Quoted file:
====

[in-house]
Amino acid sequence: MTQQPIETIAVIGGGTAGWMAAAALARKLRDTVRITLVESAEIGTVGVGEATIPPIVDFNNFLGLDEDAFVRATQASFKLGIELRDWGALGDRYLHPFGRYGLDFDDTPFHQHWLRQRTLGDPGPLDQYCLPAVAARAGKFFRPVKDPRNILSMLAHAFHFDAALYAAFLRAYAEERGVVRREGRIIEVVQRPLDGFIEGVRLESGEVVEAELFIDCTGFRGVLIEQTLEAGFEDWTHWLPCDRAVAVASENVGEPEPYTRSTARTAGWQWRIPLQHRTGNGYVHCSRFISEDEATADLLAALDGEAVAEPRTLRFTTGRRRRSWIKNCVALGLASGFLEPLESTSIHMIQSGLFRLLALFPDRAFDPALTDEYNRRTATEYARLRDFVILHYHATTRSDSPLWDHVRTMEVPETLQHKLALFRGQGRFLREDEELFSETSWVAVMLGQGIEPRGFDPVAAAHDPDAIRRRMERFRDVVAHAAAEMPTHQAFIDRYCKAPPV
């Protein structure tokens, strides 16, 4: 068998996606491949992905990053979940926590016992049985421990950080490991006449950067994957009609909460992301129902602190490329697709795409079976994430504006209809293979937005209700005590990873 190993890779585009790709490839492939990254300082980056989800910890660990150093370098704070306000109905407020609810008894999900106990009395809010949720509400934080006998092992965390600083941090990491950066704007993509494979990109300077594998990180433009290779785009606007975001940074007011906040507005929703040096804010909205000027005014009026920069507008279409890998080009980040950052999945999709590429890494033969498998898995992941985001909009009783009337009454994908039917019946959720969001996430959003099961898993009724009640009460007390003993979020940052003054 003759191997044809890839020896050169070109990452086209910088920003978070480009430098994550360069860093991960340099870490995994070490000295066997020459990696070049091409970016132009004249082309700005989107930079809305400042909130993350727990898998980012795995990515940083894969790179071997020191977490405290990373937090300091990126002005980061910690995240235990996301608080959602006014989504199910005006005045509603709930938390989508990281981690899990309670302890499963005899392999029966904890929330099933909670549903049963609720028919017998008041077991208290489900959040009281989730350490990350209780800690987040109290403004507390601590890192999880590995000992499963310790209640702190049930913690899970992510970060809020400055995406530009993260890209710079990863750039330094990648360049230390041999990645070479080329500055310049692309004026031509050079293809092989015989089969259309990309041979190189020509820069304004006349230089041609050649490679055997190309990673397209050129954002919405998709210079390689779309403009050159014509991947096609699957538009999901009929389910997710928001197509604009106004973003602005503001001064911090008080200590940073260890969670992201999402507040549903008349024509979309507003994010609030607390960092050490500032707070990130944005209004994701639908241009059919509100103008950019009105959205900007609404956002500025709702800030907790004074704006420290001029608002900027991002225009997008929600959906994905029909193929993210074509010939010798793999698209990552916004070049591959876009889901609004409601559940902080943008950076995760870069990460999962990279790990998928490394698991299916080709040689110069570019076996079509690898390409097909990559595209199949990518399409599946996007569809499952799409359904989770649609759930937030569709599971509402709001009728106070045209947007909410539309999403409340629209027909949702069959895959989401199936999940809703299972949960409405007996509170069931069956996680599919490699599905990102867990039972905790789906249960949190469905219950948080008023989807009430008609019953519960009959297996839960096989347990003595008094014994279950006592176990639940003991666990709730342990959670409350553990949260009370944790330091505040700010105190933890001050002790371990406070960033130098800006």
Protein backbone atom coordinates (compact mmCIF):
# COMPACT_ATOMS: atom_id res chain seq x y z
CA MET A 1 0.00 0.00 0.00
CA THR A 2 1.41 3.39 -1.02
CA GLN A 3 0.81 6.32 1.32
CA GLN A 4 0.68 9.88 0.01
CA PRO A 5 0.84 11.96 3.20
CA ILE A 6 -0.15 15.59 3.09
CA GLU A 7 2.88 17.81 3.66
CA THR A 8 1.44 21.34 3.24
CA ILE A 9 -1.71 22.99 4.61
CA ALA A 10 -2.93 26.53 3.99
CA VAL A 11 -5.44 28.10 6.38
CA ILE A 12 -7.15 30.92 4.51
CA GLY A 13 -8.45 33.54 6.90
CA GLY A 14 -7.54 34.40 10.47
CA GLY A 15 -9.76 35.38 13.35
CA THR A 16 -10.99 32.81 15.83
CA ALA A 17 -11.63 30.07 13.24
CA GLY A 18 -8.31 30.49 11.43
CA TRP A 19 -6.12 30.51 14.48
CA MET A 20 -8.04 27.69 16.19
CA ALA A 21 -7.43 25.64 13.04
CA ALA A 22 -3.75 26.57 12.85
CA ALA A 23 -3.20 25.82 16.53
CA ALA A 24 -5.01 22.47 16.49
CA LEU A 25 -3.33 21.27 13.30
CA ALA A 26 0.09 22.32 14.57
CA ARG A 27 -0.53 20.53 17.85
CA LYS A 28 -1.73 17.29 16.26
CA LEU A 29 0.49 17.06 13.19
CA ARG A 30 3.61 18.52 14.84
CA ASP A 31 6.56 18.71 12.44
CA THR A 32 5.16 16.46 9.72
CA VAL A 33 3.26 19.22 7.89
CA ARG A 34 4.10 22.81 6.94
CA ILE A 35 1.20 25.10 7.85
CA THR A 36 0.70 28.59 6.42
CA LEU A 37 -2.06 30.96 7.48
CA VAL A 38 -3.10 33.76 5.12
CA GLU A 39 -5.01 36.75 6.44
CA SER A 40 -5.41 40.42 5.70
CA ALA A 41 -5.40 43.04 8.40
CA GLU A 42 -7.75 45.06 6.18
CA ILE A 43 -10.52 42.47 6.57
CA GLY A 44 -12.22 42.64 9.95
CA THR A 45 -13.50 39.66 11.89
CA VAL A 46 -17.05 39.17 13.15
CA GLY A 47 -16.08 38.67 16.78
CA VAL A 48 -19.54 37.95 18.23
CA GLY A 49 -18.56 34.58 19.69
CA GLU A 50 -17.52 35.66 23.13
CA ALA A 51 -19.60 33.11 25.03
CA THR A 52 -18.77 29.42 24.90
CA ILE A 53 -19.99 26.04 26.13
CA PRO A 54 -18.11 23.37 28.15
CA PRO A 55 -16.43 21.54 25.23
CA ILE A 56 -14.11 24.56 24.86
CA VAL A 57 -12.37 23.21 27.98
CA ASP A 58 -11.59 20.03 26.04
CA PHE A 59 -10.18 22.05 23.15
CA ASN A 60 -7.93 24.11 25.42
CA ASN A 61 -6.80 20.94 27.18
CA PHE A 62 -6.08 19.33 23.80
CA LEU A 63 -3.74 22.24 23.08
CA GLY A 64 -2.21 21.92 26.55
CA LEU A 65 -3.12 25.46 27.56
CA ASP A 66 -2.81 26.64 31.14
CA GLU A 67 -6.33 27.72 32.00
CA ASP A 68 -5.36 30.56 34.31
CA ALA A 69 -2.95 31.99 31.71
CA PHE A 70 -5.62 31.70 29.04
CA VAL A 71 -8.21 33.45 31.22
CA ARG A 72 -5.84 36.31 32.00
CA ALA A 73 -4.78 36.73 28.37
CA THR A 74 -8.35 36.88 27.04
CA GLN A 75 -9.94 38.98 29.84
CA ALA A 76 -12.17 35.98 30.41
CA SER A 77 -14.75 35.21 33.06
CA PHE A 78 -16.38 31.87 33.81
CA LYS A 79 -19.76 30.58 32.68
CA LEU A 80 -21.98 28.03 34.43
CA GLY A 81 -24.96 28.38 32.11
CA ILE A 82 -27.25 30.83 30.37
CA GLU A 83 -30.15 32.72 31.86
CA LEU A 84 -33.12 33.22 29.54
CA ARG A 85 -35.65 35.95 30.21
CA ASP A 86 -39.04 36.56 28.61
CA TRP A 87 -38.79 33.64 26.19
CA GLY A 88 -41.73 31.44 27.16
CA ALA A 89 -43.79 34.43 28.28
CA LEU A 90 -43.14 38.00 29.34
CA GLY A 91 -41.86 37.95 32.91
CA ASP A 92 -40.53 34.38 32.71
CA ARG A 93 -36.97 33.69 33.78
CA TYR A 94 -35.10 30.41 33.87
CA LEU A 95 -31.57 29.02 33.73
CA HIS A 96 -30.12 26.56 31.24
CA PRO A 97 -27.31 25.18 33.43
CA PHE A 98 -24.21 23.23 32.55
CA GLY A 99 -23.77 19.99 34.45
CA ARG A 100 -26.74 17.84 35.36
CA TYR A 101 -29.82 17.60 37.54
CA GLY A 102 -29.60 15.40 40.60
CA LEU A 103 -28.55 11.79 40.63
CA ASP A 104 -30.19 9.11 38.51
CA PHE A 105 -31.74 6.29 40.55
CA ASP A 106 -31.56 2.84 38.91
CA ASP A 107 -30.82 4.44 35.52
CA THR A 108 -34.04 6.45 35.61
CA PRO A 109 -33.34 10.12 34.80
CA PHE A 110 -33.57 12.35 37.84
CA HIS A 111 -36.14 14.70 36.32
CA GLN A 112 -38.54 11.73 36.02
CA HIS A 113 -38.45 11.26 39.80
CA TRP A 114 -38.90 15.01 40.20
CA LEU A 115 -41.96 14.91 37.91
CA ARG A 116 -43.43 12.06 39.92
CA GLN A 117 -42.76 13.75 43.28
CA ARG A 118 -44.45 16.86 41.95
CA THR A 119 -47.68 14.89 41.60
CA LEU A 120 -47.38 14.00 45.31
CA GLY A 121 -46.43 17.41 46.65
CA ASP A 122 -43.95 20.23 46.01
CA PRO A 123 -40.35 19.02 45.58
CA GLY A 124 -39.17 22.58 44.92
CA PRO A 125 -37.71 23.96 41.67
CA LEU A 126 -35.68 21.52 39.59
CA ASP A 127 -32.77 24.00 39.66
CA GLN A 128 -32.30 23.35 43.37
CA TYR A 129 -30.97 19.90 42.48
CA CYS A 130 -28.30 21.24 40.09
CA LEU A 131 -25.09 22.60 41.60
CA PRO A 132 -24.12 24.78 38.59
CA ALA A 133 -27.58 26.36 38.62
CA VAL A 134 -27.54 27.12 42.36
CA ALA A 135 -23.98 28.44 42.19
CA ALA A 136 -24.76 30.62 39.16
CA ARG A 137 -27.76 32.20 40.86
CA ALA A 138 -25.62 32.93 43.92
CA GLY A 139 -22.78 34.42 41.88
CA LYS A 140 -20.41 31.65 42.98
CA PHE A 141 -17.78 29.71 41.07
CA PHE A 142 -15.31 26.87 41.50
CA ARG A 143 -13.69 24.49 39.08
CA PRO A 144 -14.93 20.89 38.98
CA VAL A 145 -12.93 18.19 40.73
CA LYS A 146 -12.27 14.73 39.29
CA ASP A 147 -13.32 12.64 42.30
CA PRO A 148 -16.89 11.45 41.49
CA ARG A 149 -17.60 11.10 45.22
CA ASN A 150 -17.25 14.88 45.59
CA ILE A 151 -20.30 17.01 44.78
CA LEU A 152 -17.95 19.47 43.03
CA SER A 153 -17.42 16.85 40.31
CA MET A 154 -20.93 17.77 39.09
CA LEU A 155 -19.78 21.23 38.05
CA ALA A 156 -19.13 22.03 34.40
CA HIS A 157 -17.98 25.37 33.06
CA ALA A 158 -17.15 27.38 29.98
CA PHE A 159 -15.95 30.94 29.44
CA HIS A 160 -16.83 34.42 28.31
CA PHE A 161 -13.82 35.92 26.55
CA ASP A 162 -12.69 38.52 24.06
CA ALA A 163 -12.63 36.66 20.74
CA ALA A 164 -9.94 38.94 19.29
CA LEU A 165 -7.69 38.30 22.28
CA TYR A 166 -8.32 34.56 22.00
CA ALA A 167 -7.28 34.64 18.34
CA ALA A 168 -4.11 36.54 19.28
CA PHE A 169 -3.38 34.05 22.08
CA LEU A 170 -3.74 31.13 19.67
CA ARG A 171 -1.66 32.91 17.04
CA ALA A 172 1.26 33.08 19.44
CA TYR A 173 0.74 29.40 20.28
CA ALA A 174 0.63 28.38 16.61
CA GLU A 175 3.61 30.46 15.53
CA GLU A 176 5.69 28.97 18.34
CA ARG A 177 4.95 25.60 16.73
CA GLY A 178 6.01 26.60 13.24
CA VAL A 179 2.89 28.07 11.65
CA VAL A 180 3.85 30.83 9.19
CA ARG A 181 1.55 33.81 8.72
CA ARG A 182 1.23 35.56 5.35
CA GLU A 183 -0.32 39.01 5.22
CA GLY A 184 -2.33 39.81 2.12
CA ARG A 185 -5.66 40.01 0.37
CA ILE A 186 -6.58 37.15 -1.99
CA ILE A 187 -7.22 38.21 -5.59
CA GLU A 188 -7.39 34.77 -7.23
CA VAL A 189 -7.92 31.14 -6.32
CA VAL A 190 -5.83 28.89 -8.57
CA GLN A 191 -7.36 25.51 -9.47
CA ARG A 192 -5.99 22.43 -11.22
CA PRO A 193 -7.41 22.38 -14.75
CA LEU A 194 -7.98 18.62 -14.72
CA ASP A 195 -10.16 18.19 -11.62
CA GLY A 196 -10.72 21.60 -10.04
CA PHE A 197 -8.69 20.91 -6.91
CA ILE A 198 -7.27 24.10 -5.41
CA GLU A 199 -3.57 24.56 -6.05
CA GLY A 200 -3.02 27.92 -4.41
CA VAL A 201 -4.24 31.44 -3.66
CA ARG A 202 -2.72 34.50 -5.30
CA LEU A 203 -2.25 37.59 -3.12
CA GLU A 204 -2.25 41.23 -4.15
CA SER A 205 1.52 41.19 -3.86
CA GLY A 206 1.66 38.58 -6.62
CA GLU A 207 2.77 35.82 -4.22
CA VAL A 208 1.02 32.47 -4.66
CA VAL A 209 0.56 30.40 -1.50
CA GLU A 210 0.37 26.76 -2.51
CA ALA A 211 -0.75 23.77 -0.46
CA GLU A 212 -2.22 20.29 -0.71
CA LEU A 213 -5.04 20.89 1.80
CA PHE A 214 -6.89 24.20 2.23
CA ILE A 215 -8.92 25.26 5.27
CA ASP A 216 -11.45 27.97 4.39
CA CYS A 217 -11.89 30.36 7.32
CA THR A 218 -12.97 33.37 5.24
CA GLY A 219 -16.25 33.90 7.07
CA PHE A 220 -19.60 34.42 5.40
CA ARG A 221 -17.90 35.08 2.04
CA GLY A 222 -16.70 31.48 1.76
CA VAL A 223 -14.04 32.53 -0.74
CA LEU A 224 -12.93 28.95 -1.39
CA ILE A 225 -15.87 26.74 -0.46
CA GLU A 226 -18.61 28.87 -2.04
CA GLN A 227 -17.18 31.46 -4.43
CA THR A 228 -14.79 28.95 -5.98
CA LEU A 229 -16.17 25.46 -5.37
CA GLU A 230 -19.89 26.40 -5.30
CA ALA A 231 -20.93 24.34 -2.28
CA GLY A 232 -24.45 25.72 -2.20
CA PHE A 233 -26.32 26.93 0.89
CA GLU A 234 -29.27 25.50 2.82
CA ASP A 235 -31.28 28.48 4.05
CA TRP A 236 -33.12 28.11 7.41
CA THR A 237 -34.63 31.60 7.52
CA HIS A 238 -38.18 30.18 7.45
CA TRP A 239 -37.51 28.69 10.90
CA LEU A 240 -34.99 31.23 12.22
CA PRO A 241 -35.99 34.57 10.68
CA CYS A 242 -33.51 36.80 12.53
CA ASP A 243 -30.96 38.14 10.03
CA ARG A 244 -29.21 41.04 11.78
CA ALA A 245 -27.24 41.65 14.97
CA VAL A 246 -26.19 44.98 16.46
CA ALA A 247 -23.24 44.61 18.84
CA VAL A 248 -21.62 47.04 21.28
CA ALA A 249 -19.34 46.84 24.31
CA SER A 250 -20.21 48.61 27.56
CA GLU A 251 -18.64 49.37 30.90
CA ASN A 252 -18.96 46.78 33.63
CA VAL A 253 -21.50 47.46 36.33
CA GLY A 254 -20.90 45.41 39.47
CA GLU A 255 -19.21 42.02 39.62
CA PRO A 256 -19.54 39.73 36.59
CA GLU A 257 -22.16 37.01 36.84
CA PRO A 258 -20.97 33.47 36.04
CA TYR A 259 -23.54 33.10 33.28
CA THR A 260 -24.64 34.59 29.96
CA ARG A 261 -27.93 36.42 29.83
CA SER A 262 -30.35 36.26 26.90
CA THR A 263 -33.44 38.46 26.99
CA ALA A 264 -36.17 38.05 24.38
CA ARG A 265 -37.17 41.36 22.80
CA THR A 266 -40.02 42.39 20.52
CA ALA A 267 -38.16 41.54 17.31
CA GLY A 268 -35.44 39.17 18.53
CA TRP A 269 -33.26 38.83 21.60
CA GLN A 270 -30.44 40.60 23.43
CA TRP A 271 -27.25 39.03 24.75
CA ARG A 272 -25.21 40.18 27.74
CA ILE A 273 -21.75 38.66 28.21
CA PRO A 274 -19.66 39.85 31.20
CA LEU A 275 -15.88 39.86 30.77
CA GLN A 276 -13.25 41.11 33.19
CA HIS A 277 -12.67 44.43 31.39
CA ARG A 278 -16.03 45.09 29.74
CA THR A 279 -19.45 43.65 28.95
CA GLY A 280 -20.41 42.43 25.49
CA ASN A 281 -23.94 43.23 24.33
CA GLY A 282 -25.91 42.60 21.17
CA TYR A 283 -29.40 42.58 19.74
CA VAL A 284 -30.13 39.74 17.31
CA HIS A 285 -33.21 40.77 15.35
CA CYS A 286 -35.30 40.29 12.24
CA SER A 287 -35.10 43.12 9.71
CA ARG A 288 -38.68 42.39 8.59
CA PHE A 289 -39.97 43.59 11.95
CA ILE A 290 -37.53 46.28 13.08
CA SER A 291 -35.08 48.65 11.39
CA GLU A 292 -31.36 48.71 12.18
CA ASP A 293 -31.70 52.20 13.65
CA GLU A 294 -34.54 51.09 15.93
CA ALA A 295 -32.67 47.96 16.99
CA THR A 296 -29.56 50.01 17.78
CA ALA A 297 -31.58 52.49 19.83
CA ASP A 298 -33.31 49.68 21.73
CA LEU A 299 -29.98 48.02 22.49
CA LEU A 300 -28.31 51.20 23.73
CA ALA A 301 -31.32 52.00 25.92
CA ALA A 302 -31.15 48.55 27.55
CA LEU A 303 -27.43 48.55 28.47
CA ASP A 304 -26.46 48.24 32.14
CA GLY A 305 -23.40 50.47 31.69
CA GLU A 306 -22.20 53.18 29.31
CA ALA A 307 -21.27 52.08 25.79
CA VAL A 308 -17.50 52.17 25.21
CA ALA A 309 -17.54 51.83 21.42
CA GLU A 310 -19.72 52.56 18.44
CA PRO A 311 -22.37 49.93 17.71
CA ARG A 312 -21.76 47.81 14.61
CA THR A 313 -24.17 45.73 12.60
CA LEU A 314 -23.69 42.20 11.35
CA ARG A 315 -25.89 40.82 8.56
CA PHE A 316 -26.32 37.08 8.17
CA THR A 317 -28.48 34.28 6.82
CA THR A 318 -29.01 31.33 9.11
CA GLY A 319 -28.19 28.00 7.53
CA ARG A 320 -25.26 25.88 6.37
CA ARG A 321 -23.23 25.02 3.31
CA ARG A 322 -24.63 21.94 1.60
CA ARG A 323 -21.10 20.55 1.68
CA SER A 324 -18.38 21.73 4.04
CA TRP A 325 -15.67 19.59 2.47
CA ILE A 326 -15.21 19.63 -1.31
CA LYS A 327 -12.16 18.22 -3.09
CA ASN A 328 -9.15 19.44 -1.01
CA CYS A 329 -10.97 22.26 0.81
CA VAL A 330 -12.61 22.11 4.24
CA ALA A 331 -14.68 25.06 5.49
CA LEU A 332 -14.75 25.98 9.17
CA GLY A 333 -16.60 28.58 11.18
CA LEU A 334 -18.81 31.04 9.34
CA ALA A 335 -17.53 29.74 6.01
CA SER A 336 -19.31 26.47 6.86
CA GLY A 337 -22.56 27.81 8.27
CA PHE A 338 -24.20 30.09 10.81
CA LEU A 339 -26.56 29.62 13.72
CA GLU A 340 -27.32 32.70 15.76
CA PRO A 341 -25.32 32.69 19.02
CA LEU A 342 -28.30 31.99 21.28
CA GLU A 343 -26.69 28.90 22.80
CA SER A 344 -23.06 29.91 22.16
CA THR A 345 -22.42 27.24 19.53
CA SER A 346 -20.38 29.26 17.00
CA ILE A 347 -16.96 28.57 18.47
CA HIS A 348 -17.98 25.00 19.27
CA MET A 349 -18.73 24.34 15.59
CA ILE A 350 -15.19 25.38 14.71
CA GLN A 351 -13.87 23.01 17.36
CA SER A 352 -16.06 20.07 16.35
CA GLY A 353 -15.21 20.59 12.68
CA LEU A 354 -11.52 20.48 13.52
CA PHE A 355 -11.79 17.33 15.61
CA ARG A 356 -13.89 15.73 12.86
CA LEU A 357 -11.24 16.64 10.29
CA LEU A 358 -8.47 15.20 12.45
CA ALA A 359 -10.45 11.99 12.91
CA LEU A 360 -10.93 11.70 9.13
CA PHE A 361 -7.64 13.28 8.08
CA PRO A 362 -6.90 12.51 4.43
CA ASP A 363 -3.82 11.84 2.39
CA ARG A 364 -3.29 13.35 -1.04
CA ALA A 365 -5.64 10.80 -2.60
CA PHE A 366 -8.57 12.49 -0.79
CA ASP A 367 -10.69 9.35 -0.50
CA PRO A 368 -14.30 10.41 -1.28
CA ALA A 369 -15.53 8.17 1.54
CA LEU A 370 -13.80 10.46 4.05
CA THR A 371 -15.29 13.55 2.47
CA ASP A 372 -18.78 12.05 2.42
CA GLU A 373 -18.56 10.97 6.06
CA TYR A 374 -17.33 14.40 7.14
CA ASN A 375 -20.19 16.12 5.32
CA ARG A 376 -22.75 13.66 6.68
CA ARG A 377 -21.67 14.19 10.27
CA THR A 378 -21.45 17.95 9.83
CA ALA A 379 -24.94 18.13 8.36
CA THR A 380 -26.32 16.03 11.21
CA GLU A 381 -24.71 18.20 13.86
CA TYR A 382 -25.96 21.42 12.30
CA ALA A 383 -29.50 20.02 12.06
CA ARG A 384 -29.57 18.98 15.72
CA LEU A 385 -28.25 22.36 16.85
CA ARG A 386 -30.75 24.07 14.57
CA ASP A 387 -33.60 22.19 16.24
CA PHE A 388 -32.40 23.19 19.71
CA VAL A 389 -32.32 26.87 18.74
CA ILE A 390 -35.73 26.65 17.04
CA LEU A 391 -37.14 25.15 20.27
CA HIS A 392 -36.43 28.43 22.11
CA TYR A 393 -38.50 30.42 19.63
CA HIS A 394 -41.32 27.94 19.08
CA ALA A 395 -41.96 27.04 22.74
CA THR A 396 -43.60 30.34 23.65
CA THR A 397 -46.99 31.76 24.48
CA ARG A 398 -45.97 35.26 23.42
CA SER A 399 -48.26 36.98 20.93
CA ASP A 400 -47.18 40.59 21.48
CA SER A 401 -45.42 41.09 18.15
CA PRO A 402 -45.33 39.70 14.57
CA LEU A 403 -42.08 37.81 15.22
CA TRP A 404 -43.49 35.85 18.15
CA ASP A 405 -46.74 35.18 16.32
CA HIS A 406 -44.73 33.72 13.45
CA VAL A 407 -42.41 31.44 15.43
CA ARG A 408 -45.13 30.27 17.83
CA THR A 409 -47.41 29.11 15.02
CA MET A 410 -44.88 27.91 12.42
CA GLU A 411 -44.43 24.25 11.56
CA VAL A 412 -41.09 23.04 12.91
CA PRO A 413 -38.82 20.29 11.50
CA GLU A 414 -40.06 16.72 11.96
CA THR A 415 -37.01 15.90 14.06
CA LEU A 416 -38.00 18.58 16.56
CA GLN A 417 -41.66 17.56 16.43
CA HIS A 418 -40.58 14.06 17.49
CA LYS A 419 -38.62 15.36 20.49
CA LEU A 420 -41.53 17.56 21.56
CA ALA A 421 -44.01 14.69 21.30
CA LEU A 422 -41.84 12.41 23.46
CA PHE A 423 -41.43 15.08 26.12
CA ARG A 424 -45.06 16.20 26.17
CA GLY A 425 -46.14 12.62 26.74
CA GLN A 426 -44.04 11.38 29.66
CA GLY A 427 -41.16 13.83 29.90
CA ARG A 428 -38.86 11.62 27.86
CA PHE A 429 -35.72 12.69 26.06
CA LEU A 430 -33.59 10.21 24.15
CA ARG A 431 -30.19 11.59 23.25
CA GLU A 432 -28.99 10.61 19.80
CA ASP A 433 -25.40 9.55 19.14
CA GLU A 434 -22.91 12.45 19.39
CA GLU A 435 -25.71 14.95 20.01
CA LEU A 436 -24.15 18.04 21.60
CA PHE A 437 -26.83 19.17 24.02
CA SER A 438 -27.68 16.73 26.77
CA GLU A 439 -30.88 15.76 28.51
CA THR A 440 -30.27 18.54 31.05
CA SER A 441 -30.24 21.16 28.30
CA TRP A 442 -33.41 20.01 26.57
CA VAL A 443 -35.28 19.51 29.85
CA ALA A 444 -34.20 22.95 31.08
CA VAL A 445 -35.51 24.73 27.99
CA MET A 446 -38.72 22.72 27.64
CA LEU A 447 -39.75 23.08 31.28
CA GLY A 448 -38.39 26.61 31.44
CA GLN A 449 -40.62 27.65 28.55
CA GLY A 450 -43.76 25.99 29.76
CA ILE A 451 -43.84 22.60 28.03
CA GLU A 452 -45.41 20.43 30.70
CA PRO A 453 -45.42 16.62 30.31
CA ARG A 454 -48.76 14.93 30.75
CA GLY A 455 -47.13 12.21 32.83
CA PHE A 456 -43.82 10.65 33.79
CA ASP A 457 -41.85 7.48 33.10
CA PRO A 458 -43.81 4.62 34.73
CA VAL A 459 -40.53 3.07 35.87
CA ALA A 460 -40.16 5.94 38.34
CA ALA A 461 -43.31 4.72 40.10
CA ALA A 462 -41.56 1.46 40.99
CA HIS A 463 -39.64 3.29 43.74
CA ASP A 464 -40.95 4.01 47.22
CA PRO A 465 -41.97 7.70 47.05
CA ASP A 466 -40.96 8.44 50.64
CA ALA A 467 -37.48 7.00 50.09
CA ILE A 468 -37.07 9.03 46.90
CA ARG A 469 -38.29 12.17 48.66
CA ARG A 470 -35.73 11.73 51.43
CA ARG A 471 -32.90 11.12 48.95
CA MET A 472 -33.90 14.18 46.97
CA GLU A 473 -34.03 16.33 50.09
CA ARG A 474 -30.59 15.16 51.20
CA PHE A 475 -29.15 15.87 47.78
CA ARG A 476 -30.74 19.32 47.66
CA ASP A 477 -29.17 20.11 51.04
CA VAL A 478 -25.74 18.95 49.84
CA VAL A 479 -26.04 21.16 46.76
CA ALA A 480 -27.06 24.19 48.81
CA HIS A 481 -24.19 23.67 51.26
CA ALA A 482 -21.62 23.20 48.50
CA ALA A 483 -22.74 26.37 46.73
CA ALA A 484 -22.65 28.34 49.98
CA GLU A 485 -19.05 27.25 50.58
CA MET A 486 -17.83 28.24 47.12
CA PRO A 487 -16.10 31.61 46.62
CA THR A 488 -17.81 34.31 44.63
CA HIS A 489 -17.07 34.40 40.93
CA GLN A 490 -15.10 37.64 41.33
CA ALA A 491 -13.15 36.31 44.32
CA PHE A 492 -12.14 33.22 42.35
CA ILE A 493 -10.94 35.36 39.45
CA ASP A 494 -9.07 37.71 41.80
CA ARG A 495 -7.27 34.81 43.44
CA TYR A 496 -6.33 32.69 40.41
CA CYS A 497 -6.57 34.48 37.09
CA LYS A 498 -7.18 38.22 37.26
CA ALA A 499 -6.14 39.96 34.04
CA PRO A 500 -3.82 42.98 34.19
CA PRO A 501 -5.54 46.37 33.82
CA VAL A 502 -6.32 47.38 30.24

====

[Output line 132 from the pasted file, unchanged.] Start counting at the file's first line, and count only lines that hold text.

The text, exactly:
CA ASP A 127 -32.77 24.00 39.66